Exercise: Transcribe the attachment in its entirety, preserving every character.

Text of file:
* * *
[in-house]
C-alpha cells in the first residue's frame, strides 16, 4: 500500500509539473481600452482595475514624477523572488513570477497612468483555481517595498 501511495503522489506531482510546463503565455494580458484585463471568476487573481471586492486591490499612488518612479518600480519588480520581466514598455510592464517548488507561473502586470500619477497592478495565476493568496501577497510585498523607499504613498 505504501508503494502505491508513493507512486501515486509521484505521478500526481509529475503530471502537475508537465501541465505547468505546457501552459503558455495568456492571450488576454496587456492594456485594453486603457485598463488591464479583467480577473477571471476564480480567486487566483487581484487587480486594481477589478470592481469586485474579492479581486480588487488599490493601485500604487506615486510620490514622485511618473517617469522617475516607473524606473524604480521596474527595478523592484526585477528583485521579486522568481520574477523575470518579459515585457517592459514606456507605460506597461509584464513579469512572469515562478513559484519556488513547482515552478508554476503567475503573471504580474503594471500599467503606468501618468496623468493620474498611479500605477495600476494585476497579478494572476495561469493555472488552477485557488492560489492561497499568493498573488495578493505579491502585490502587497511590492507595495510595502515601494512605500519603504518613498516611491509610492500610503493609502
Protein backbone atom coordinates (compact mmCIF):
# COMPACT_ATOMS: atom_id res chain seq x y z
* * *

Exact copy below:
[in-house]
C-alpha cells in the first residue's frame, strides 16, 4: 500500500509539473481600452482595475514624477523572488513570477497612468483555481517595498 501511495503522489506531482510546463503565455494580458484585463471568476487573481471586492486591490499612488518612479518600480519588480520581466514598455510592464517548488507561473502586470500619477497592478495565476493568496501577497510585498523607499504613498 505504501508503494502505491508513493507512486501515486509521484505521478500526481509529475503530471502537475508537465501541465505547468505546457501552459503558455495568456492571450488576454496587456492594456485594453486603457485598463488591464479583467480577473477571471476564480480567486487566483487581484487587480486594481477589478470592481469586485474579492479581486480588487488599490493601485500604487506615486510620490514622485511618473517617469522617475516607473524606473524604480521596474527595478523592484526585477528583485521579486522568481520574477523575470518579459515585457517592459514606456507605460506597461509584464513579469512572469515562478513559484519556488513547482515552478508554476503567475503573471504580474503594471500599467503606468501618468496623468493620474498611479500605477495600476494585476497579478494572476495561469493555472488552477485557488492560489492561497499568493498573488495578493505579491502585490502587497511590492507595495510595502515601494512605500519603504518613498516611491509610492500610503493609502
Protein backbone atom coordinates (compact mmCIF):
# COMPACT_ATOMS: atom_id res chain seq x y z